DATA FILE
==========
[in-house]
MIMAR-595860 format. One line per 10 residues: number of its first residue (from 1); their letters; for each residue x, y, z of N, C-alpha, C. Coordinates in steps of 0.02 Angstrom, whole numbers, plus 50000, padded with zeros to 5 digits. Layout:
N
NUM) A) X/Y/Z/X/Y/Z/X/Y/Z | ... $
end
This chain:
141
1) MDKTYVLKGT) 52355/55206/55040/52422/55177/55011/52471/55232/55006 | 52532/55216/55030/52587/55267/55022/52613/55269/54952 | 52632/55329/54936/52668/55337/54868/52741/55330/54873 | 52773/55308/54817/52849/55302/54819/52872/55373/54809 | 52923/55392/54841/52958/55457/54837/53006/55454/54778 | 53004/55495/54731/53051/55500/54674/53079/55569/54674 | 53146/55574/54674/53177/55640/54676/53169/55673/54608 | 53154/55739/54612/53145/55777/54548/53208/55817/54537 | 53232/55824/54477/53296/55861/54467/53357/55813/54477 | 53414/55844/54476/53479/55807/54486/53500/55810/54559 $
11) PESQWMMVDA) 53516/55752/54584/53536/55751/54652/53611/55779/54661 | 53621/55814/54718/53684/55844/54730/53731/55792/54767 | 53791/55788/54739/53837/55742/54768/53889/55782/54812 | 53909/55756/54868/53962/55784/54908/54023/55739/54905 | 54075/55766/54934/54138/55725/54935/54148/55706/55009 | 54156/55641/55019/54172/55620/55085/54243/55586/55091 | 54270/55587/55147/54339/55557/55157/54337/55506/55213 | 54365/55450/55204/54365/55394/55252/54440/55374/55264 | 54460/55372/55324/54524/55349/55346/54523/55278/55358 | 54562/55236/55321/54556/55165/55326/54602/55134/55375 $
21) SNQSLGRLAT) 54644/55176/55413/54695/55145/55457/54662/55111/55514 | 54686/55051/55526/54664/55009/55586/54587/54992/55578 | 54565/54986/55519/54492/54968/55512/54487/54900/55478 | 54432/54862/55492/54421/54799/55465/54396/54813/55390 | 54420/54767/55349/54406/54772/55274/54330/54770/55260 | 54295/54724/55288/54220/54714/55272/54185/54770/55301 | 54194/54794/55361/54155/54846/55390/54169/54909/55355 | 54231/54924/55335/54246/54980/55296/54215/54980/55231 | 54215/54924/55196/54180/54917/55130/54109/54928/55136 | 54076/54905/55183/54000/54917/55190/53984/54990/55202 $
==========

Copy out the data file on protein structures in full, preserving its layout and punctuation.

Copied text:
[in-house]
MIMAR-595860 format. One line per 10 residues: number of its first residue (from 1); their letters; for each residue x, y, z of N, C-alpha, C. Coordinates in steps of 0.02 Angstrom, whole numbers, plus 50000, padded with zeros to 5 digits. Layout:
N
NUM) A) X/Y/Z/X/Y/Z/X/Y/Z | ... $
end
This chain:
141
1) MDKTYVLKGT) 52355/55206/55040/52422/55177/55011/52471/55232/55006 | 52532/55216/55030/52587/55267/55022/52613/55269/54952 | 52632/55329/54936/52668/55337/54868/52741/55330/54873 | 52773/55308/54817/52849/55302/54819/52872/55373/54809 | 52923/55392/54841/52958/55457/54837/53006/55454/54778 | 53004/55495/54731/53051/55500/54674/53079/55569/54674 | 53146/55574/54674/53177/55640/54676/53169/55673/54608 | 53154/55739/54612/53145/55777/54548/53208/55817/54537 | 53232/55824/54477/53296/55861/54467/53357/55813/54477 | 53414/55844/54476/53479/55807/54486/53500/55810/54559 $
11) PESQWMMVDA) 53516/55752/54584/53536/55751/54652/53611/55779/54661 | 53621/55814/54718/53684/55844/54730/53731/55792/54767 | 53791/55788/54739/53837/55742/54768/53889/55782/54812 | 53909/55756/54868/53962/55784/54908/54023/55739/54905 | 54075/55766/54934/54138/55725/54935/54148/55706/55009 | 54156/55641/55019/54172/55620/55085/54243/55586/55091 | 54270/55587/55147/54339/55557/55157/54337/55506/55213 | 54365/55450/55204/54365/55394/55252/54440/55374/55264 | 54460/55372/55324/54524/55349/55346/54523/55278/55358 | 54562/55236/55321/54556/55165/55326/54602/55134/55375 $
21) SNQSLGRLAT) 54644/55176/55413/54695/55145/55457/54662/55111/55514 | 54686/55051/55526/54664/55009/55586/54587/54992/55578 | 54565/54986/55519/54492/54968/55512/54487/54900/55478 | 54432/54862/55492/54421/54799/55465/54396/54813/55390 | 54420/54767/55349/54406/54772/55274/54330/54770/55260 | 54295/54724/55288/54220/54714/55272/54185/54770/55301 | 54194/54794/55361/54155/54846/55390/54169/54909/55355 | 54231/54924/55335/54246/54980/55296/54215/54980/55231 | 54215/54924/55196/54180/54917/55130/54109/54928/55136 | 54076/54905/55183/54000/54917/55190/53984/54990/55202 $